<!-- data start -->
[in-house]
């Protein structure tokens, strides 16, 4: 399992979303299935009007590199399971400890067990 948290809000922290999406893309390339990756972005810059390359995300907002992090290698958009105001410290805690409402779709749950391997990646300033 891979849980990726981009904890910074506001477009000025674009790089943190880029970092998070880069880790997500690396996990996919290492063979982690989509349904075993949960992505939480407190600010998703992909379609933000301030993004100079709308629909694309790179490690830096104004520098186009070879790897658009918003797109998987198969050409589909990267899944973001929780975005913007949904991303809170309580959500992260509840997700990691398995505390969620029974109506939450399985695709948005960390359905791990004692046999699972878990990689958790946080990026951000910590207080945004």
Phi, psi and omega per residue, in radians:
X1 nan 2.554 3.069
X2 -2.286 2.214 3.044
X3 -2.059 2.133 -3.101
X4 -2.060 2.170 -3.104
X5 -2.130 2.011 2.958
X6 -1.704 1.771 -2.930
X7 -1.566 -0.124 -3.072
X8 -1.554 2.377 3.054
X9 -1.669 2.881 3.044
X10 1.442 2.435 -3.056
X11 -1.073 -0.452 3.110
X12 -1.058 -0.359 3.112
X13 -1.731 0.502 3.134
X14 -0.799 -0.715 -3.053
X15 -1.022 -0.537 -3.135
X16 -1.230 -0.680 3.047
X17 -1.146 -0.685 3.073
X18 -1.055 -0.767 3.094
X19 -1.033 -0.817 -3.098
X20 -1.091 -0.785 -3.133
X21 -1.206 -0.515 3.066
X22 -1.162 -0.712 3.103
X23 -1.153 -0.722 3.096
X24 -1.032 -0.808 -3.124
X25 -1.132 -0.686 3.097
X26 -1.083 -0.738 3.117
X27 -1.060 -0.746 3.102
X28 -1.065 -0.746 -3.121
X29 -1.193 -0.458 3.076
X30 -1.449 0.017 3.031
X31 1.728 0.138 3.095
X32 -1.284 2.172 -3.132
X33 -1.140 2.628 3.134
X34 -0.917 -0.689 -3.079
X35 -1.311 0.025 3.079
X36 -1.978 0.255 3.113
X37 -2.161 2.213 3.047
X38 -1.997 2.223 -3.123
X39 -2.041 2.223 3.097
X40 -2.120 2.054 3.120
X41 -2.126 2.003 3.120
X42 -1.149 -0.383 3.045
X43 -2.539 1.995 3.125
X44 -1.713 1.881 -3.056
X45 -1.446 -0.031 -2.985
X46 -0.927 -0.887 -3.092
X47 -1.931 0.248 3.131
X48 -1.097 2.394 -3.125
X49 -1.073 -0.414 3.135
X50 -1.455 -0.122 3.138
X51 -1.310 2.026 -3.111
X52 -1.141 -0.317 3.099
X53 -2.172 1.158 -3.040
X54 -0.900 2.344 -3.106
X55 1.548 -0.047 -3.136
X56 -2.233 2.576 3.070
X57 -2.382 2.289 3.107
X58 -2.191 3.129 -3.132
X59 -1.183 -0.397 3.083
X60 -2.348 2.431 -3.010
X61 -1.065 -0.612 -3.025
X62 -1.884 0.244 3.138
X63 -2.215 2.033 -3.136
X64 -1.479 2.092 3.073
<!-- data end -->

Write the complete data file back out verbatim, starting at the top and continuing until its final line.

[in-house]
């Protein structure tokens, strides 16, 4: 399992979303299935009007590199399971400890067990 948290809000922290999406893309390339990756972005810059390359995300907002992090290698958009105001410290805690409402779709749950391997990646300033 891979849980990726981009904890910074506001477009000025674009790089943190880029970092998070880069880790997500690396996990996919290492063979982690989509349904075993949960992505939480407190600010998703992909379609933000301030993004100079709308629909694309790179490690830096104004520098186009070879790897658009918003797109998987198969050409589909990267899944973001929780975005913007949904991303809170309580959500992260509840997700990691398995505390969620029974109506939450399985695709948005960390359905791990004692046999699972878990990689958790946080990026951000910590207080945004």
Phi, psi and omega per residue, in radians:
X1 nan 2.554 3.069
X2 -2.286 2.214 3.044
X3 -2.059 2.133 -3.101
X4 -2.060 2.170 -3.104
X5 -2.130 2.011 2.958
X6 -1.704 1.771 -2.930
X7 -1.566 -0.124 -3.072
X8 -1.554 2.377 3.054
X9 -1.669 2.881 3.044
X10 1.442 2.435 -3.056
X11 -1.073 -0.452 3.110
X12 -1.058 -0.359 3.112
X13 -1.731 0.502 3.134
X14 -0.799 -0.715 -3.053
X15 -1.022 -0.537 -3.135
X16 -1.230 -0.680 3.047
X17 -1.146 -0.685 3.073
X18 -1.055 -0.767 3.094
X19 -1.033 -0.817 -3.098
X20 -1.091 -0.785 -3.133
X21 -1.206 -0.515 3.066
X22 -1.162 -0.712 3.103
X23 -1.153 -0.722 3.096
X24 -1.032 -0.808 -3.124
X25 -1.132 -0.686 3.097
X26 -1.083 -0.738 3.117
X27 -1.060 -0.746 3.102
X28 -1.065 -0.746 -3.121
X29 -1.193 -0.458 3.076
X30 -1.449 0.017 3.031
X31 1.728 0.138 3.095
X32 -1.284 2.172 -3.132
X33 -1.140 2.628 3.134
X34 -0.917 -0.689 -3.079
X35 -1.311 0.025 3.079
X36 -1.978 0.255 3.113
X37 -2.161 2.213 3.047
X38 -1.997 2.223 -3.123
X39 -2.041 2.223 3.097
X40 -2.120 2.054 3.120
X41 -2.126 2.003 3.120
X42 -1.149 -0.383 3.045
X43 -2.539 1.995 3.125
X44 -1.713 1.881 -3.056
X45 -1.446 -0.031 -2.985
X46 -0.927 -0.887 -3.092
X47 -1.931 0.248 3.131
X48 -1.097 2.394 -3.125
X49 -1.073 -0.414 3.135
X50 -1.455 -0.122 3.138
X51 -1.310 2.026 -3.111
X52 -1.141 -0.317 3.099
X53 -2.172 1.158 -3.040
X54 -0.900 2.344 -3.106
X55 1.548 -0.047 -3.136
X56 -2.233 2.576 3.070
X57 -2.382 2.289 3.107
X58 -2.191 3.129 -3.132
X59 -1.183 -0.397 3.083
X60 -2.348 2.431 -3.010
X61 -1.065 -0.612 -3.025
X62 -1.884 0.244 3.138
X63 -2.215 2.033 -3.136
X64 -1.479 2.092 3.073